The European Commission gave German sporting goods maker Adidas (ADSG.DE: Quote, Profile, Research) the green light on Tuesday for its $3.8 billion acquisition of U.S. rival Reebok (RBK.N: Quote, Profile, Research) in the biggest sector takeover for years.
The takeover will merge the world's number two, Adidas, and number three, Reebok, creating a serious challenger to market leader Nike (NKE.N: Quote, Profile, Research).
Here are main issues of the deal:
- Adidas plans to buy the outstanding shares of Reebok for $59 apiece in cash, valuing the transaction at $3.8 billion. Reebok's executive board has agreed to the deal.
- Adidas has said it will pay for the acquisition with a mix of equity and debt. It raised 648 million euros ($795 million) by selling new shares in November and has also secured a 2 billion euro revolving credit agreement, which might help as a back-up. Shares will be bought only after Reebok shareholders have given the go-ahead for the deal, according to Adidas.
- The deal will create a firm with combined annual sales of around $11 billion. Global market leader Nike (NKE.N: Quote, Profile, Research) posted sales of $13.7 billion in its 2004/05 fiscal year.
- Adidas expects the deal to boost net income by more than 10 percent in the medium term. Sales are seen growing at a mid- to high single-digit rate, while cost savings are expected to reach 125 million euros annually by the third year once the deal is done.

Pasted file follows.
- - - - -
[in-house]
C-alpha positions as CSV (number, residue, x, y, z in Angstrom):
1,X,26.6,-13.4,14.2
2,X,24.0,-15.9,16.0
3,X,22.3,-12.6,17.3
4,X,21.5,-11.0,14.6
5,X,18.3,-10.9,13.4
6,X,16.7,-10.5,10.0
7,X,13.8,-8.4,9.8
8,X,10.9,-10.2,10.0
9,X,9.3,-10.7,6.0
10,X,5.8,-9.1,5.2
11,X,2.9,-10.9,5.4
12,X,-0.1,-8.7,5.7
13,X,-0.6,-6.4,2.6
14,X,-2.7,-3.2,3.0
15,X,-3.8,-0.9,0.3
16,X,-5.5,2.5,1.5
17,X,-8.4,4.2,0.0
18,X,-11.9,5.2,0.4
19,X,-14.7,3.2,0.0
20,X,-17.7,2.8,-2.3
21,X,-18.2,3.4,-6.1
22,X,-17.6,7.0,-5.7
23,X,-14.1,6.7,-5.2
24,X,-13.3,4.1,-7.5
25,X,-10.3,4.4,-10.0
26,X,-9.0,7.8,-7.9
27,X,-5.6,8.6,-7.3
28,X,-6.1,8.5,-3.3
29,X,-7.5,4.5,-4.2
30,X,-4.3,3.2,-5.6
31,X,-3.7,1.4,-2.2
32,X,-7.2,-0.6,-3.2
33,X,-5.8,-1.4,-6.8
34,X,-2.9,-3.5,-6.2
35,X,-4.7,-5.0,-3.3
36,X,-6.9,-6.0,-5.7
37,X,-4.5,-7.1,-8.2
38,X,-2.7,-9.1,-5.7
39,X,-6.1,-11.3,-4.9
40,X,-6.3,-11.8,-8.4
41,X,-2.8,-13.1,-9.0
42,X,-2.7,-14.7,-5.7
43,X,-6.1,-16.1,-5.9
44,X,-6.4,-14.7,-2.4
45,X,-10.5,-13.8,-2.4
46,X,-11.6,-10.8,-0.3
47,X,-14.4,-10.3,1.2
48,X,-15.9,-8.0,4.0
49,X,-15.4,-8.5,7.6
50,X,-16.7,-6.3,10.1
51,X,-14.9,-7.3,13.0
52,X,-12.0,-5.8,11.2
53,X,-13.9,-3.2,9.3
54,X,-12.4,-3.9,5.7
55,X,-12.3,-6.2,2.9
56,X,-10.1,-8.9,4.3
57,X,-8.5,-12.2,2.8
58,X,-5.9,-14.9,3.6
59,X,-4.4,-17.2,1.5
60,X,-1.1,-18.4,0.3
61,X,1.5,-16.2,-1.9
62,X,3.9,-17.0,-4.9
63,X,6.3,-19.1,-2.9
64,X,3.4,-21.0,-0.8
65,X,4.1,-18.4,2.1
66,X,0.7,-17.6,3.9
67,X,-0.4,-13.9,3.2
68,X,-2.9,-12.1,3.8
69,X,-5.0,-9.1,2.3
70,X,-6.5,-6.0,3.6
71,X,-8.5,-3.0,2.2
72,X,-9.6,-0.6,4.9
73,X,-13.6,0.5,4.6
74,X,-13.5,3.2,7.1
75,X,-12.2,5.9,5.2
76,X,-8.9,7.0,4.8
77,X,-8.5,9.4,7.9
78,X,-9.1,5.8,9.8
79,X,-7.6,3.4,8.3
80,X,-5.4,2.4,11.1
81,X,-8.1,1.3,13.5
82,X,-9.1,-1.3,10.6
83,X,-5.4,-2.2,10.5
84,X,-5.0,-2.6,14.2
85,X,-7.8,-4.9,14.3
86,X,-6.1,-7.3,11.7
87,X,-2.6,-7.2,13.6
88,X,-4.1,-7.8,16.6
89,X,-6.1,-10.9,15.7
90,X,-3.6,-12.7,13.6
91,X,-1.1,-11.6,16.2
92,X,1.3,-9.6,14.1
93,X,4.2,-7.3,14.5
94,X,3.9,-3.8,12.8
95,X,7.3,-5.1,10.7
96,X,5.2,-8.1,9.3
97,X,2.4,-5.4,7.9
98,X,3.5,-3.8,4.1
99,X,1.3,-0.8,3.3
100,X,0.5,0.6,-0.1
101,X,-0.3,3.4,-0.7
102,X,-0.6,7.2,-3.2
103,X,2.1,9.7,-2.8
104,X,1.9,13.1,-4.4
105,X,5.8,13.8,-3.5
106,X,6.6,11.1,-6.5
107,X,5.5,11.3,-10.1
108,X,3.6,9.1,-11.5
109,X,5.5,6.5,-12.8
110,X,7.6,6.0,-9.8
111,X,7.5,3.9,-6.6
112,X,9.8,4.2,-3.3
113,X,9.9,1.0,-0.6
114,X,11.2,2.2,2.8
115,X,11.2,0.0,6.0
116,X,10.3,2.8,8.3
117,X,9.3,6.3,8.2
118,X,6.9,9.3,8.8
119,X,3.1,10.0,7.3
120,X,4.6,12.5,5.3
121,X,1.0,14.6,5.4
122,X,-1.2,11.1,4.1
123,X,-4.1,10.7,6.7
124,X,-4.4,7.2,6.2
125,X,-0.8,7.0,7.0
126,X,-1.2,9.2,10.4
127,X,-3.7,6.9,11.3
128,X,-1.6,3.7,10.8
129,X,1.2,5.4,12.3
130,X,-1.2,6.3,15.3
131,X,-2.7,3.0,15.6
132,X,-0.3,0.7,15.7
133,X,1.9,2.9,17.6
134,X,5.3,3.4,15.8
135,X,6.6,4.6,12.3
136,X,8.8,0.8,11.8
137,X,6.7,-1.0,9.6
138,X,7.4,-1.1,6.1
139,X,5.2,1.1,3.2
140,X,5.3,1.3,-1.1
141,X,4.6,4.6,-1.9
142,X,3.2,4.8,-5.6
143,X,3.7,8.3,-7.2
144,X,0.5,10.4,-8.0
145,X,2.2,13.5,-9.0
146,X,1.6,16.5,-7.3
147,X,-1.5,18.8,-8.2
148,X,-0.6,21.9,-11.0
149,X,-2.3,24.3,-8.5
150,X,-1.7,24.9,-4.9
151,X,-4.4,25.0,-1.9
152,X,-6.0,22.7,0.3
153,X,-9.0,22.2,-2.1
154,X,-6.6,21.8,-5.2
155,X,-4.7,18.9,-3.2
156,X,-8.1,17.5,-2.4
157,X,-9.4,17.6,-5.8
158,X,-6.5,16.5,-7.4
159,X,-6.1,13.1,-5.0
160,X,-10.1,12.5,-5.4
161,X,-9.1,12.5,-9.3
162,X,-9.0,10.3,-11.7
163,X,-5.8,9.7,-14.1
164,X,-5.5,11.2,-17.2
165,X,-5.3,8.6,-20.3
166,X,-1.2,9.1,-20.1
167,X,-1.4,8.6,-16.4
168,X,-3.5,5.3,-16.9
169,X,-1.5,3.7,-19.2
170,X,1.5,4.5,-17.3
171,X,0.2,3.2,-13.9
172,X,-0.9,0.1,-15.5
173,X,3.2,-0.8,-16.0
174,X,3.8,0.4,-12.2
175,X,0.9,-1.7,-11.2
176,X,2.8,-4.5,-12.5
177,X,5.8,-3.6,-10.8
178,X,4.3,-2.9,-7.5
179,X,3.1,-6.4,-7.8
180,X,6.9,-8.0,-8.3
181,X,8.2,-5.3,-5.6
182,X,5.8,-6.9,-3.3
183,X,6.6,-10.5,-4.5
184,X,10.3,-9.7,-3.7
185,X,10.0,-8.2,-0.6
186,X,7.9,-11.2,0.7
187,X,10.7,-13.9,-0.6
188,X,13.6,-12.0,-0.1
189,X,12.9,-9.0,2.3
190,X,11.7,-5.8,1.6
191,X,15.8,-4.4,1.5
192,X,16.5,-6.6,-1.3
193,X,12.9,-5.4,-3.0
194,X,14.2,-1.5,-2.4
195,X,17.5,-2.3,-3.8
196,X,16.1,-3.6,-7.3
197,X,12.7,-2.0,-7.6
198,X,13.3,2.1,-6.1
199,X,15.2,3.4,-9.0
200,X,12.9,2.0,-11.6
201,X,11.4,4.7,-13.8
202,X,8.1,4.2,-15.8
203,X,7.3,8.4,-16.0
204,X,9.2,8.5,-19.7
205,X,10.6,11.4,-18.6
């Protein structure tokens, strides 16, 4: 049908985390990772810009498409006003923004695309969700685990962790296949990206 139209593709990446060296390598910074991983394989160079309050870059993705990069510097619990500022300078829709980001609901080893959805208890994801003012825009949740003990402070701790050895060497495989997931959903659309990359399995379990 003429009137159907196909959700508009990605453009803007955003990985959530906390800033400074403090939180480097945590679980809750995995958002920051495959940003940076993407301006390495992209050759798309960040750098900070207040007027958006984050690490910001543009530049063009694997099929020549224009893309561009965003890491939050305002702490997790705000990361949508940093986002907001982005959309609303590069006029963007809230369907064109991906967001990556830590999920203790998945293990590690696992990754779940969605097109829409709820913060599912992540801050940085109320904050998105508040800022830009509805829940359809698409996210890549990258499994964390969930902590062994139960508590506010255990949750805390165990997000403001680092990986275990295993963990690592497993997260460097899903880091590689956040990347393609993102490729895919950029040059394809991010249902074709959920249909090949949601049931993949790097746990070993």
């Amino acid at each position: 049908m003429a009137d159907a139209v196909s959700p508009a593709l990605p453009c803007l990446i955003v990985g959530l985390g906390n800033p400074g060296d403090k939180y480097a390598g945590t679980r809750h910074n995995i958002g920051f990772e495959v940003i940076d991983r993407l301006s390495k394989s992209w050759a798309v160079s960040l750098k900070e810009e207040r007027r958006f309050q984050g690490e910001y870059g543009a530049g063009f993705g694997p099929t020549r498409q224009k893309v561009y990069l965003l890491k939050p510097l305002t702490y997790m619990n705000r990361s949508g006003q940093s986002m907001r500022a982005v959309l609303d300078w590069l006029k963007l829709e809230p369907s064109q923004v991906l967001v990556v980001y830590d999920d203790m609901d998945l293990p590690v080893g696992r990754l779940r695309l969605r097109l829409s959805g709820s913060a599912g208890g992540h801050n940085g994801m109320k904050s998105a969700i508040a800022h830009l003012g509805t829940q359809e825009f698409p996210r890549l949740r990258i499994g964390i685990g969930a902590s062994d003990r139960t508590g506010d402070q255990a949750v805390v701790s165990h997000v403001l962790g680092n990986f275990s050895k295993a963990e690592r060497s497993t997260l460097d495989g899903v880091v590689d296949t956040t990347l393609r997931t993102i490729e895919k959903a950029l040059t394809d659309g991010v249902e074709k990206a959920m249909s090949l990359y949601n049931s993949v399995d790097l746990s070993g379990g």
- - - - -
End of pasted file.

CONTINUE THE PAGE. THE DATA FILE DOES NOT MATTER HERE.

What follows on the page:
- Reebok will become a separate brand within the new group, supplementing the key Adidas and small golf sports units Taylormade and Maxfli. All brands will report to Adidas' executive board in the Herzogenaurauch headquarters near Nuremberg, where Puma (PUMG.DE: Quote, Profile, Research), the global number four, is also based.
- The deal is set to enhance Adidas' position in the United States, which accounts for 50 percent of the sports footwear market alone. According to industry magazine Sporting Goods Intelligence, Nike holds an estimated 36 percent of the U.S. market, Reebok around 12.2 percent and Adidas 8.9 percent.
- Adidas will bring its competence in soccer sportswear, where it is global market leader with an estimated share of 35 percent. To fend off competition, the firm has secured long-term sponsoring contracts with the national teams of Germany, France and major European clubs such as Bayern Munich, Real Madrid and AC Milan.
- Adidas is also strong in running and basketball sportswear, particularly in its home markets Europe and Germany as well as in Asia.
- In contrast, Reebok has a much better position in the lifestyle fashion market, where Adidas has been struggling to imitate the success of Puma. Reebok is also known for womenswear, aerobic and fitness sportswear.
- Reebok will also bring in important sponsoring license contracts with major North American professional leagues such as the National Hockey League, National Basketball League, National Football League and Major League Baseball. ($1=.8144 euro)